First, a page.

Molli Chwat came from a banking family and was raised by his grandfather. He studied in his hometown and later enrolled in the Imperial Academy of Fine Arts of Saint Petersburg. He followed Ilya Repin’s advice and briefly visited Paris in 1906 where he attended a free academy. In 1909, he was in Geneva and married young medical student Gattin. Chwat returned to Saint Petersburg in 1910 where he stayed until 1918. He fled the Russian Revolution and went to Paris that same year. He enrolled at the Ecole des Beaux Arts and then studied at free academies. He defended French painting with passion and described himself as “an Expressionist painter of the School of Paris.”
During World War II, he took refuge in Casablanca. Following the Liberation, he went back to Paris and dedicated his time to painting. He received the Othon Friesz prize in 1952. In 1957, he visited Israel. Although Molli Chwat depicted portraits and landscapes in his early work, from 1945 onward he painted Biblical themes. His works can be found in museums in France and Israel.
Capitale des arts, le Paris des années 1905-1939 attire les artistes du monde entier. De cette période de foisonnement, un terme est resté, celui d'Ecole de Paris, qui recouvre une grande diversité d'expression artistique. Dans ce brassage dont Montparnasse est le creuset, un groupe se distingue : celui des artistes juifs venus de Russie, de Pologne et d'Europe centrale. Si leurs styles sont variés, un destin commun les rassemble : ils fuient l'antisémitisme de leur pays d'origine. Certains ont connu la célébrité dès les années 1920, tels Soutine, Lipchitz ou Chagall. D'autres n'ont pas eu le temps ou la chance d'y accéder. Près de la moitié a péri dans les camps de concentration nazis.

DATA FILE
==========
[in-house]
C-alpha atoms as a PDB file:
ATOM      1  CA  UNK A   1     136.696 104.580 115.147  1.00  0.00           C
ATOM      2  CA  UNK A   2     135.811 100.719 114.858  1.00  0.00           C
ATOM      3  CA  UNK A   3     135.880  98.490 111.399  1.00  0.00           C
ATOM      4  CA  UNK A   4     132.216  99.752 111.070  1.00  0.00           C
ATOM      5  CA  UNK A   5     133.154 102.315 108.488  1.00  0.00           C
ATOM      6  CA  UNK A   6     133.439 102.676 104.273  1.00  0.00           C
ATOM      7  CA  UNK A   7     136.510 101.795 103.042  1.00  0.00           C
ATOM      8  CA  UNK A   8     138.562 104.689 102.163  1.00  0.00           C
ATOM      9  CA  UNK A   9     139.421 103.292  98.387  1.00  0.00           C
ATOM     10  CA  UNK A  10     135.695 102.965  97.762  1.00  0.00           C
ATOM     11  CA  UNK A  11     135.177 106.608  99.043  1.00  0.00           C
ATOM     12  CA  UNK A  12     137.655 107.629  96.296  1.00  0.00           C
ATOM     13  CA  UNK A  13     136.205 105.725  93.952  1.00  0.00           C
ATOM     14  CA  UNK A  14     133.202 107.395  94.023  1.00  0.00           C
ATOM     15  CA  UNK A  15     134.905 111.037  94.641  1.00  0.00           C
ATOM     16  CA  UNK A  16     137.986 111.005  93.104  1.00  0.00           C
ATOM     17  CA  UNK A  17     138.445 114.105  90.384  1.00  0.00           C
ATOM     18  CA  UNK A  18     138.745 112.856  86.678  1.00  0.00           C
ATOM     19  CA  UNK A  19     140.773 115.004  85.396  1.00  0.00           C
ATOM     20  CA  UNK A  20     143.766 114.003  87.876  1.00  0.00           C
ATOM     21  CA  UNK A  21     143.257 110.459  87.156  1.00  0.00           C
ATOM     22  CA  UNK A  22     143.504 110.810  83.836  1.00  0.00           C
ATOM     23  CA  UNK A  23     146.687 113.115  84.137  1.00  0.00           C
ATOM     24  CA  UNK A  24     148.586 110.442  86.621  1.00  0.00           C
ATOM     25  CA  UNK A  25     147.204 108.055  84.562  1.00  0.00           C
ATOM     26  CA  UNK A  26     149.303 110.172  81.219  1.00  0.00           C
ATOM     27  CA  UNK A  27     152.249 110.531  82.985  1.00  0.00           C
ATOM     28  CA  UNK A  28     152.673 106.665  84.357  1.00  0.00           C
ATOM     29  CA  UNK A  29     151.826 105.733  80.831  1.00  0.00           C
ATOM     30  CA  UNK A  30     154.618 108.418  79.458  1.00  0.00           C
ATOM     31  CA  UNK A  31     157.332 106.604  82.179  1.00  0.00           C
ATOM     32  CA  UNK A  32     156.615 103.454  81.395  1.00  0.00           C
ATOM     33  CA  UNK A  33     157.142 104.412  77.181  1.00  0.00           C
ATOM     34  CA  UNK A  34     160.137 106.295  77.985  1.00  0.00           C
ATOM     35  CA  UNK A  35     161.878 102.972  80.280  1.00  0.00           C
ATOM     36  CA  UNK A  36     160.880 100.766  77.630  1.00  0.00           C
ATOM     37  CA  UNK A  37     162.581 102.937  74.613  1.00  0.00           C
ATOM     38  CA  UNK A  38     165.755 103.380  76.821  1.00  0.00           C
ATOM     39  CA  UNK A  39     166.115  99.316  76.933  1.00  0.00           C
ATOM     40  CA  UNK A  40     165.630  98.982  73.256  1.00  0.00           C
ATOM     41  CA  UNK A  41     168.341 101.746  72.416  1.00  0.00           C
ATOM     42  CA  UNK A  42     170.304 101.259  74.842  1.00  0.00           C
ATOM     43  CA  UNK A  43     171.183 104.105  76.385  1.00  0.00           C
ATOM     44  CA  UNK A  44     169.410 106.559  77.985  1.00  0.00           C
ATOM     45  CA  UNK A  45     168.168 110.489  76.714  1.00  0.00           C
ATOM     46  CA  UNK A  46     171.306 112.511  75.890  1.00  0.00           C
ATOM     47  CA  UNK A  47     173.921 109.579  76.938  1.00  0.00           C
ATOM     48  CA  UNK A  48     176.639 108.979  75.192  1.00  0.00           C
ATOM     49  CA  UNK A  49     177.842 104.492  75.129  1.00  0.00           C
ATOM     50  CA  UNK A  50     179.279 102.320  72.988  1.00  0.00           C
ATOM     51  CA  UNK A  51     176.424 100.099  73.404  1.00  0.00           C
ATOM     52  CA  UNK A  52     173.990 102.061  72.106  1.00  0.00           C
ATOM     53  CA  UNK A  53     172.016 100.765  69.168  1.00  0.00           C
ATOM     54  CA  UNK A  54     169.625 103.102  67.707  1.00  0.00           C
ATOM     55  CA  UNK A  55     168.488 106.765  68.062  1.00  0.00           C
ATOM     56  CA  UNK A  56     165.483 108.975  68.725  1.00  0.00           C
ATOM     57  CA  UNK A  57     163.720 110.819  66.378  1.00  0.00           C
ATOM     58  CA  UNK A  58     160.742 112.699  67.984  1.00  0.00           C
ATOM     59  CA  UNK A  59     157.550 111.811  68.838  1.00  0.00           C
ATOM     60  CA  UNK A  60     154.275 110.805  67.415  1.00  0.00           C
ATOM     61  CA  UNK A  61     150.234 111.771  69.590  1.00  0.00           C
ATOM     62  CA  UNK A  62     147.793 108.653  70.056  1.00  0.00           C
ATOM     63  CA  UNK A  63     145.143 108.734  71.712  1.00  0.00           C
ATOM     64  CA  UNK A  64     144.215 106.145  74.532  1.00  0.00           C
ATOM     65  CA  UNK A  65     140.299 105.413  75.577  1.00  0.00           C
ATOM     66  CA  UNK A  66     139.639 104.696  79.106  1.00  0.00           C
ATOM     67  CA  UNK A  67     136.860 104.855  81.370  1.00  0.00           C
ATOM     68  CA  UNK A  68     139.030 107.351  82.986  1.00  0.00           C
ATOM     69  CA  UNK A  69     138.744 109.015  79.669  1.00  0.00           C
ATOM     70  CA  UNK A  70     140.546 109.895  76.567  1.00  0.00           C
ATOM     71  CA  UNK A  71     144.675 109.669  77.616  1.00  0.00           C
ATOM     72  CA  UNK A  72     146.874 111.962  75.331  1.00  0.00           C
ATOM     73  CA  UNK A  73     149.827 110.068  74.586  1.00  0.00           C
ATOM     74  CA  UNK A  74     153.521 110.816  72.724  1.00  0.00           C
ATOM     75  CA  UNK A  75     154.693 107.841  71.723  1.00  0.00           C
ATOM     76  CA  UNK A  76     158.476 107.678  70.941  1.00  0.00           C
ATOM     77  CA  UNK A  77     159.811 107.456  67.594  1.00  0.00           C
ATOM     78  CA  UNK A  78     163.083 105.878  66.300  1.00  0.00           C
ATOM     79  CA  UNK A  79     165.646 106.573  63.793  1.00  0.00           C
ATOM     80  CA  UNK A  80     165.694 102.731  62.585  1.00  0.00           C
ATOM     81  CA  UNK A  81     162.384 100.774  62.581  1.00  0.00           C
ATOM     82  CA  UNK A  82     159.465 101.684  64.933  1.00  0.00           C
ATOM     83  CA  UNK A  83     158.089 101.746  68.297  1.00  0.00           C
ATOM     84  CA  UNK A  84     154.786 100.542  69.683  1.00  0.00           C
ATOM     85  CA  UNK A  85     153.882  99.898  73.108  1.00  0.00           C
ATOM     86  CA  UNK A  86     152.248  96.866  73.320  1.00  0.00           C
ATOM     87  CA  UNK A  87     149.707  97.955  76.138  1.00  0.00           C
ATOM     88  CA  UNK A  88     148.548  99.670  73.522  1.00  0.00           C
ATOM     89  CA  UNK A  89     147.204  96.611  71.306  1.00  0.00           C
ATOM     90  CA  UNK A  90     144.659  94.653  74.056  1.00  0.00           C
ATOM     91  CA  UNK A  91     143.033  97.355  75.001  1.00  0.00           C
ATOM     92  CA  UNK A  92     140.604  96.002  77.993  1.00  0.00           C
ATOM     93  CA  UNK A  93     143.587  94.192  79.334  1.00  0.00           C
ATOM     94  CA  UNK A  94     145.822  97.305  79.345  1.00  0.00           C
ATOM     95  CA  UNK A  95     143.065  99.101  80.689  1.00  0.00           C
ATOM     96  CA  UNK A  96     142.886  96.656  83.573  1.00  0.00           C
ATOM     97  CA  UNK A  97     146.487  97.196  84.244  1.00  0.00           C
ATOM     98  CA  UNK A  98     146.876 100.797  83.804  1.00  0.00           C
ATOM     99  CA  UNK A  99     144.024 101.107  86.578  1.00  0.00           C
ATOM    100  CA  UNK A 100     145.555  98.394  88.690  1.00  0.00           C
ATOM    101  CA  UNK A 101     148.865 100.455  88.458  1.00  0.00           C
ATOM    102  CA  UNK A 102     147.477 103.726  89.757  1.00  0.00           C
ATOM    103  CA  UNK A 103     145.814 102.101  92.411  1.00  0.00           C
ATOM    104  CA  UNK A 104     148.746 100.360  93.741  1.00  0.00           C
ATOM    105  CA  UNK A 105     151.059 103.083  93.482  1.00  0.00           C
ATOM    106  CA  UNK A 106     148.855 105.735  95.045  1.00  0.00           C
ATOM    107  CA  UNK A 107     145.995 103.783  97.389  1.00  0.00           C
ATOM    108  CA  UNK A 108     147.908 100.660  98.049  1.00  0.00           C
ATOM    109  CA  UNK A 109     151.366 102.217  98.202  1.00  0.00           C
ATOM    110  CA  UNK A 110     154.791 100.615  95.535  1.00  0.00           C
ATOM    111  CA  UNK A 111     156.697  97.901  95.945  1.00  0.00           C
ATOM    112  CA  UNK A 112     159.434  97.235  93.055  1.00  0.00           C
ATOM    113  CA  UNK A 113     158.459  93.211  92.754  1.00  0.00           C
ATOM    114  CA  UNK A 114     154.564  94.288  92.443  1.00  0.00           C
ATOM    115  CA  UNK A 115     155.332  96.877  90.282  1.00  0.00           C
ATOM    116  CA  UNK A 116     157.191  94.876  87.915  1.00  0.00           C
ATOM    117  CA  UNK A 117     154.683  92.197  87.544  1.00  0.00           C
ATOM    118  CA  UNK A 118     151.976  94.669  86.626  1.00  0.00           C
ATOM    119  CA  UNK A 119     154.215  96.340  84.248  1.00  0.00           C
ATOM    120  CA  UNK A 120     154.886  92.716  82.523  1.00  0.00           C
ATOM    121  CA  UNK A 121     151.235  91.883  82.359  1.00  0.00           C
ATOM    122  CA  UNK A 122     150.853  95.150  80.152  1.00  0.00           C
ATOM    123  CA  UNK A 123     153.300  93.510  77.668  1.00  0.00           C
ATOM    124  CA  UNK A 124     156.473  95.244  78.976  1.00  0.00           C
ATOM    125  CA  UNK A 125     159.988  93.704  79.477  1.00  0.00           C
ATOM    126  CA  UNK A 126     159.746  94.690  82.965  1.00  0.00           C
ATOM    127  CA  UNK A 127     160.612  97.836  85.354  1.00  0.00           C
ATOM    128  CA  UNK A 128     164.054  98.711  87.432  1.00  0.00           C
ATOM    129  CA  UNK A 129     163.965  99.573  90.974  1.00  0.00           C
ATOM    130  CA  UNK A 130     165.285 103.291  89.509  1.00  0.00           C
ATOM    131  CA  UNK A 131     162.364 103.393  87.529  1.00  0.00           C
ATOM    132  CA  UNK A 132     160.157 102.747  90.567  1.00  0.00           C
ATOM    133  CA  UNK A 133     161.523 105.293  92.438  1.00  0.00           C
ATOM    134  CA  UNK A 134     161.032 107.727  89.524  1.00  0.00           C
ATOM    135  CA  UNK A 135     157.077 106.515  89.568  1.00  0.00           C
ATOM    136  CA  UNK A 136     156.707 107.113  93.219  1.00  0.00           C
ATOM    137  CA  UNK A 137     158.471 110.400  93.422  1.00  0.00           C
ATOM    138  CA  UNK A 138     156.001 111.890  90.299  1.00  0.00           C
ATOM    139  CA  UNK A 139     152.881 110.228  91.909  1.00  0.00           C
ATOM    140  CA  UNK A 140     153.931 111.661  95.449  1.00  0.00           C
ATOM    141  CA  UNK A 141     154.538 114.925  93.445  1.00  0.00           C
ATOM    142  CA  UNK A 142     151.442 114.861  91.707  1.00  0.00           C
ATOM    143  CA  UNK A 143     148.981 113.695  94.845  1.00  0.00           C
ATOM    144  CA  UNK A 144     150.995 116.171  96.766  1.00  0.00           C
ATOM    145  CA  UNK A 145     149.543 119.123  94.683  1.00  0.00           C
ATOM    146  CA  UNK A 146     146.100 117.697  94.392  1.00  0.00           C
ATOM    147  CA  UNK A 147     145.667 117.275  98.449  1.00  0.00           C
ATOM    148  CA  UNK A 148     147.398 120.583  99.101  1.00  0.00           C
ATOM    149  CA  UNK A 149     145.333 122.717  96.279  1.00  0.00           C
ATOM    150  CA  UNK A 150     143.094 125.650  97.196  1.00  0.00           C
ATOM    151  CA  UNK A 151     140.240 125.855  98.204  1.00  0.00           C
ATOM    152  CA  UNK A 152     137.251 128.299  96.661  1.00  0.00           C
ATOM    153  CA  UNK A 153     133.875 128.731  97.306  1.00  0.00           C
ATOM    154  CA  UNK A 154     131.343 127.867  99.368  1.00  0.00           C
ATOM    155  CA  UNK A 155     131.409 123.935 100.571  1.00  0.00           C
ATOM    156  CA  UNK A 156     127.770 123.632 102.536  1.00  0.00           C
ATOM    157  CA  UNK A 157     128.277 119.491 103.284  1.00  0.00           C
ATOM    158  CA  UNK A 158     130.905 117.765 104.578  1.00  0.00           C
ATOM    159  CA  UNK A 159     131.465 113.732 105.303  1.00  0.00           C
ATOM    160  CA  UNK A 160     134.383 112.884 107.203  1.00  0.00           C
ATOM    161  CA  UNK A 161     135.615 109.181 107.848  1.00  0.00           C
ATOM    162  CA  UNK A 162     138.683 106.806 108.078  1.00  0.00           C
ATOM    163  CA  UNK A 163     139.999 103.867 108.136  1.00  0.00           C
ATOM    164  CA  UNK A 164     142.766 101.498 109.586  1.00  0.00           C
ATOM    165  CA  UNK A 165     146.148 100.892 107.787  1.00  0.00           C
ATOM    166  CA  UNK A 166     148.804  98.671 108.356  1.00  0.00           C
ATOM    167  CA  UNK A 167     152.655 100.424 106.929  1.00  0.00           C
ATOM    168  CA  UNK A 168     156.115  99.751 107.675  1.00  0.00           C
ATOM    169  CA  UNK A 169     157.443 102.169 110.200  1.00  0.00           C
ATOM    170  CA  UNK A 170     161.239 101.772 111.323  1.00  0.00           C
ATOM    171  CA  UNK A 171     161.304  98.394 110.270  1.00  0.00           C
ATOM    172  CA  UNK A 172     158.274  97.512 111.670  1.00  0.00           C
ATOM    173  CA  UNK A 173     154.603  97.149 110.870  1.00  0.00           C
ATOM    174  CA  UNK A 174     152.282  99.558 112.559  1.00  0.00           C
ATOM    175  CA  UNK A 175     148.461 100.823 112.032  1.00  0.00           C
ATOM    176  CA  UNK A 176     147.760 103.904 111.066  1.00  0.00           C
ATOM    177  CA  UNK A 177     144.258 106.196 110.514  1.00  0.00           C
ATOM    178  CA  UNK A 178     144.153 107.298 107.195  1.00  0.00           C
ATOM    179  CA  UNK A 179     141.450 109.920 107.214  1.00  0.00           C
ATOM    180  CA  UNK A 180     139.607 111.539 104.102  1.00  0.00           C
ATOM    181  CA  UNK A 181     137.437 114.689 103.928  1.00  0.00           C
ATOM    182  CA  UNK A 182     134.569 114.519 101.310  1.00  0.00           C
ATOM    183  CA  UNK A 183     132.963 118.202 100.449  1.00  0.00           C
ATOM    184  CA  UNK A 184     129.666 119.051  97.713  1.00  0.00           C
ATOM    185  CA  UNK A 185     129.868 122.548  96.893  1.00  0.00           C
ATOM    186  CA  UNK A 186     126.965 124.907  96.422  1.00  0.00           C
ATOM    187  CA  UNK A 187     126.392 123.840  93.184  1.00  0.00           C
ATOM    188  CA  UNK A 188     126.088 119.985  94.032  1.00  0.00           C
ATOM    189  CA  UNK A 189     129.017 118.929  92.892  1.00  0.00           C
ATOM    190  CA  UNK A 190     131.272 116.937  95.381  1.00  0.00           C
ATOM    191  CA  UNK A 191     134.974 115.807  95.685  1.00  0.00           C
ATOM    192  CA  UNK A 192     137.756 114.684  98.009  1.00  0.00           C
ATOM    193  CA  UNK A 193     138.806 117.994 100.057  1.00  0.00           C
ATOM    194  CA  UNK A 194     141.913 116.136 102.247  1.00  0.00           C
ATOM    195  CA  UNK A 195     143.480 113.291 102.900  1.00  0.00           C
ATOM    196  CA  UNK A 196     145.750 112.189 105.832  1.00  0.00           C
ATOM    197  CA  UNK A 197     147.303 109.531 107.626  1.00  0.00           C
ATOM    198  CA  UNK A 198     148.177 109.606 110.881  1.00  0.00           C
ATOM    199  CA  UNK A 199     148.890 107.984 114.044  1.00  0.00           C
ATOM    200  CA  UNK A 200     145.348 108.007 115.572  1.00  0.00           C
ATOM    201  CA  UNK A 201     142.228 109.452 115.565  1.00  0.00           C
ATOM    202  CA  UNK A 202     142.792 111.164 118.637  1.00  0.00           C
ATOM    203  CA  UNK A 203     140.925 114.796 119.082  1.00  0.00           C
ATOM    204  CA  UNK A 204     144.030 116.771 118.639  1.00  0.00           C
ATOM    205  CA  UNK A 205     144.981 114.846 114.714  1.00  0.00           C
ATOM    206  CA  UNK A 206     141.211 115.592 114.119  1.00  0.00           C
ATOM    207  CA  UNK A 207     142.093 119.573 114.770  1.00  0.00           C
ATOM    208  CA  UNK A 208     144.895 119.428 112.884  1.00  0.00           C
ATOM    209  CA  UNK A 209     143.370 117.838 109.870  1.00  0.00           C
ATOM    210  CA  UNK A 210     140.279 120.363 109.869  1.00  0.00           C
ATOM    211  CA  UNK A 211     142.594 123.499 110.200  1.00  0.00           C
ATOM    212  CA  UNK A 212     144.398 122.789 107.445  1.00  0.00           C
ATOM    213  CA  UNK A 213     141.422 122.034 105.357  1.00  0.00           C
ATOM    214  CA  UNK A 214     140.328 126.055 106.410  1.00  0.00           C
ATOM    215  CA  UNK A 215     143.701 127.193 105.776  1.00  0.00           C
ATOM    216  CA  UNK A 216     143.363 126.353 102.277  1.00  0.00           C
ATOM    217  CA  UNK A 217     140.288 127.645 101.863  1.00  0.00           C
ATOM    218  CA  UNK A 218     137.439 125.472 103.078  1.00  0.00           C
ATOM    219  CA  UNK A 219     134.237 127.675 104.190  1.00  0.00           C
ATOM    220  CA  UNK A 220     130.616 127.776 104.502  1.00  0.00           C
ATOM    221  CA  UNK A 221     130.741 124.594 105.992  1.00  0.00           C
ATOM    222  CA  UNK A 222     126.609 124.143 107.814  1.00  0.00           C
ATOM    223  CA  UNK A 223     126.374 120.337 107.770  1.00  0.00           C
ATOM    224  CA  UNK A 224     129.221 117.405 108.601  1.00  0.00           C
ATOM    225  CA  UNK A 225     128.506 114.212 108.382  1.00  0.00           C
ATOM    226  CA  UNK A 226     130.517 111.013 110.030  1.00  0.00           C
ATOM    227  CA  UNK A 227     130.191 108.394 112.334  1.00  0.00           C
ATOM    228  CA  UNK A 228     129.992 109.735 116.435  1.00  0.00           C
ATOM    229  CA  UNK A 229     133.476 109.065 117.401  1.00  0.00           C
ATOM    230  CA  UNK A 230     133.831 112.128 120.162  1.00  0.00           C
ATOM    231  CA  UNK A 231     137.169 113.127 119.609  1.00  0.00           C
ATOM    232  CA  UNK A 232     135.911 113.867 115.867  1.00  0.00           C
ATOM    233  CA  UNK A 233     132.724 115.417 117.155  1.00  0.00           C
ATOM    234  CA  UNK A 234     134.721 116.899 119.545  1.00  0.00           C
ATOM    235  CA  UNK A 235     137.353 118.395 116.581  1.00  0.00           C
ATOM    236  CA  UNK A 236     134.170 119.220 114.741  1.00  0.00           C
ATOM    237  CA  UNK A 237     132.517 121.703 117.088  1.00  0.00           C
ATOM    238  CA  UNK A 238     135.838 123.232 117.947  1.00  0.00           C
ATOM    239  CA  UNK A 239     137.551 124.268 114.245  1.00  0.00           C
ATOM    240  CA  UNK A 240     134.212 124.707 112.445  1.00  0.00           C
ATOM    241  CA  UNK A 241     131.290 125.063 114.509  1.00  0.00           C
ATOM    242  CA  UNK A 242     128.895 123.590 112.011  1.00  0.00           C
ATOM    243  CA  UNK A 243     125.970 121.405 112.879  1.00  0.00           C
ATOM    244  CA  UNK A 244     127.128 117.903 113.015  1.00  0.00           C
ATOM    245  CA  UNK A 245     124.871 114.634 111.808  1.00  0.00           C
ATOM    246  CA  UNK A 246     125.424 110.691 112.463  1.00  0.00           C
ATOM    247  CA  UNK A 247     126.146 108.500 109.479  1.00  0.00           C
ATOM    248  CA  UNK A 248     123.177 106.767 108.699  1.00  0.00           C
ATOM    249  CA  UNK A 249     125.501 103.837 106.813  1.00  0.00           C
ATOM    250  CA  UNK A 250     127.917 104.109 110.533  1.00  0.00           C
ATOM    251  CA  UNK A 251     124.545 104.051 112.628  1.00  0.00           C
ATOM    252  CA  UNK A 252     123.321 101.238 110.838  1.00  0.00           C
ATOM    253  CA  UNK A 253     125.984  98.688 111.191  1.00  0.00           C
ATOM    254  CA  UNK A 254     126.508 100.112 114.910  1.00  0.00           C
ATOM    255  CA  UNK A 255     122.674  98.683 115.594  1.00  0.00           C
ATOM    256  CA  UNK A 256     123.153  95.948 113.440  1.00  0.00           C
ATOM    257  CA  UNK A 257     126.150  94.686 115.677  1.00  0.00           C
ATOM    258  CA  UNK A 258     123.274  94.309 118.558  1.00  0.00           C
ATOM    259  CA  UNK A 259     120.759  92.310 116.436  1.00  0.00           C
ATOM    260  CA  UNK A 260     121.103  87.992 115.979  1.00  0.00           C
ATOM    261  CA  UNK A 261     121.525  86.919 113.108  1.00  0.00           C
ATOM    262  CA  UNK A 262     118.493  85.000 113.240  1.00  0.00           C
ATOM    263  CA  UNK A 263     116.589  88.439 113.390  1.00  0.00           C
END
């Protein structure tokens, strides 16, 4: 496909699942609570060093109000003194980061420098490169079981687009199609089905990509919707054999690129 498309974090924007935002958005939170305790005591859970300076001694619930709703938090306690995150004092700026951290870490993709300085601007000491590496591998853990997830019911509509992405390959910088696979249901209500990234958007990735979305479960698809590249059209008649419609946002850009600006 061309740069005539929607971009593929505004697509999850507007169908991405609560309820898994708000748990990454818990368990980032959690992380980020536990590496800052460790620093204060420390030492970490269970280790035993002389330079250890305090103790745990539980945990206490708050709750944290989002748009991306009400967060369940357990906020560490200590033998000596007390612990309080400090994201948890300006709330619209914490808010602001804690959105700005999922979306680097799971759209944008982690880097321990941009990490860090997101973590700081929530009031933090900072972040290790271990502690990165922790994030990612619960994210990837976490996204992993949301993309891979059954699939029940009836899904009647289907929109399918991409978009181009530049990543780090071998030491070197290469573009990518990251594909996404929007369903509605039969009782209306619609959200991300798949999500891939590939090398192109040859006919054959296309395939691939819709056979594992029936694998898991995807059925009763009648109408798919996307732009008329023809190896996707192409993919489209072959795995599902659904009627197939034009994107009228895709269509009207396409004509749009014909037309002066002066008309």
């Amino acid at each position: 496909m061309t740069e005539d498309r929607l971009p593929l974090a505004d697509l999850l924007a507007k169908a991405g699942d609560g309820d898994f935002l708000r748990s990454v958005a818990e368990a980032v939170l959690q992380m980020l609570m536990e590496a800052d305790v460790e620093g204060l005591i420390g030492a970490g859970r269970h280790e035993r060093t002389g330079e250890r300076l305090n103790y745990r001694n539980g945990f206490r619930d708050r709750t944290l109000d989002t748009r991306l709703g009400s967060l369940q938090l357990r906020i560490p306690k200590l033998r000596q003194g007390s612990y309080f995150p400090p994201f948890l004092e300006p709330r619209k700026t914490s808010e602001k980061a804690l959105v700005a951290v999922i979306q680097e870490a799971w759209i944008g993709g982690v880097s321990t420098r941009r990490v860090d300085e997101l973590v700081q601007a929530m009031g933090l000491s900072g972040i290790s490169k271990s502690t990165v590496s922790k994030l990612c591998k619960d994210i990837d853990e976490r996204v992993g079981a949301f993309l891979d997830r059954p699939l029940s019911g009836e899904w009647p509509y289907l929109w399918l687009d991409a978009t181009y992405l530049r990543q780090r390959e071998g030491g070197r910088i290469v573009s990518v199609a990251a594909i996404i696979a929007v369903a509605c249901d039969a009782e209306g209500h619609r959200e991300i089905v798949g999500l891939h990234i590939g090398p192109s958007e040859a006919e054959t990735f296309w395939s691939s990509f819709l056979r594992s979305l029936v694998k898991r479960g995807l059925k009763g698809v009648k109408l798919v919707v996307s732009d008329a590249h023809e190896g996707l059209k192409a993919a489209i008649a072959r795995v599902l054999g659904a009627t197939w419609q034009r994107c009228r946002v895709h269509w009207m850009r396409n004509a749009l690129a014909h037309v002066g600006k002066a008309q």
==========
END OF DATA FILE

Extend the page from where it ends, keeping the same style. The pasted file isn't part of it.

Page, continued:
From 1905 to 1939, Paris attracted artists from all over the globe as the capital of the art world. This period of artistic proliferation became known as the School of Paris, and includes a great diversity of artistic expression. Within the teeming art world centred on Montparnasse, one group set itself apart: Jewish artists from Russia, Poland, and Central Europe. Although their styles were diverse, they shared the common fate of fleeing anti-Semitic persecutions in their home countries. Some became famous in the 1920s, such as Soutine, Lipchitz, and Chagall, while others did not have the time or the luck to gain renown. Nearly half of these artists died in Nazi concentration camps.